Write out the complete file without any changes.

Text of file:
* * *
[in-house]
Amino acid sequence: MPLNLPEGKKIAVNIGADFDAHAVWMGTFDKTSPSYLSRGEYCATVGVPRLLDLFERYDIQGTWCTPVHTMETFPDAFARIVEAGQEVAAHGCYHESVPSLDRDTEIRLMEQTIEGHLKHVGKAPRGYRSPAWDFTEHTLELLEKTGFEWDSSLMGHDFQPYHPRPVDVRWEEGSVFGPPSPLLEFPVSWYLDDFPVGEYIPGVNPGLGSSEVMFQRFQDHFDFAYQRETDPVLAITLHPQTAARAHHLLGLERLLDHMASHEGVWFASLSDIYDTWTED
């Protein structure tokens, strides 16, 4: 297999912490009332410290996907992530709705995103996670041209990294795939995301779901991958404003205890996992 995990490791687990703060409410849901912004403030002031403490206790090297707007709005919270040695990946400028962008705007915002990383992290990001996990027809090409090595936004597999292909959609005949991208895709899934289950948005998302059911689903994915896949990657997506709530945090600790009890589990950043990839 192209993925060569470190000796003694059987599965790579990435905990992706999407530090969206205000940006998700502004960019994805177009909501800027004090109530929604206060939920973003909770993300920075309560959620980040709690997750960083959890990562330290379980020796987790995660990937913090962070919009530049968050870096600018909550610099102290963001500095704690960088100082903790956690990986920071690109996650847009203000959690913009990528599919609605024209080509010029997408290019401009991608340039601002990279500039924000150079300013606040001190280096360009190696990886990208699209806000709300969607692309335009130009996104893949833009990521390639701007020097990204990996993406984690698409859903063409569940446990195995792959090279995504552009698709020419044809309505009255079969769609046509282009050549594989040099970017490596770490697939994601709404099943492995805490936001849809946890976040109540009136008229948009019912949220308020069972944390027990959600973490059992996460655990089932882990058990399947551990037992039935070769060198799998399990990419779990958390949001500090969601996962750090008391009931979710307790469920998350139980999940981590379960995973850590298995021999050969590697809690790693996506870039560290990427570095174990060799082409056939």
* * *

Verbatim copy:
[in-house]
Amino acid sequence: MPLNLPEGKKIAVNIGADFDAHAVWMGTFDKTSPSYLSRGEYCATVGVPRLLDLFERYDIQGTWCTPVHTMETFPDAFARIVEAGQEVAAHGCYHESVPSLDRDTEIRLMEQTIEGHLKHVGKAPRGYRSPAWDFTEHTLELLEKTGFEWDSSLMGHDFQPYHPRPVDVRWEEGSVFGPPSPLLEFPVSWYLDDFPVGEYIPGVNPGLGSSEVMFQRFQDHFDFAYQRETDPVLAITLHPQTAARAHHLLGLERLLDHMASHEGVWFASLSDIYDTWTED
């Protein structure tokens, strides 16, 4: 297999912490009332410290996907992530709705995103996670041209990294795939995301779901991958404003205890996992 995990490791687990703060409410849901912004403030002031403490206790090297707007709005919270040695990946400028962008705007915002990383992290990001996990027809090409090595936004597999292909959609005949991208895709899934289950948005998302059911689903994915896949990657997506709530945090600790009890589990950043990839 192209993925060569470190000796003694059987599965790579990435905990992706999407530090969206205000940006998700502004960019994805177009909501800027004090109530929604206060939920973003909770993300920075309560959620980040709690997750960083959890990562330290379980020796987790995660990937913090962070919009530049968050870096600018909550610099102290963001500095704690960088100082903790956690990986920071690109996650847009203000959690913009990528599919609605024209080509010029997408290019401009991608340039601002990279500039924000150079300013606040001190280096360009190696990886990208699209806000709300969607692309335009130009996104893949833009990521390639701007020097990204990996993406984690698409859903063409569940446990195995792959090279995504552009698709020419044809309505009255079969769609046509282009050549594989040099970017490596770490697939994601709404099943492995805490936001849809946890976040109540009136008229948009019912949220308020069972944390027990959600973490059992996460655990089932882990058990399947551990037992039935070769060198799998399990990419779990958390949001500090969601996962750090008391009931979710307790469920998350139980999940981590379960995973850590298995021999050969590697809690790693996506870039560290990427570095174990060799082409056939």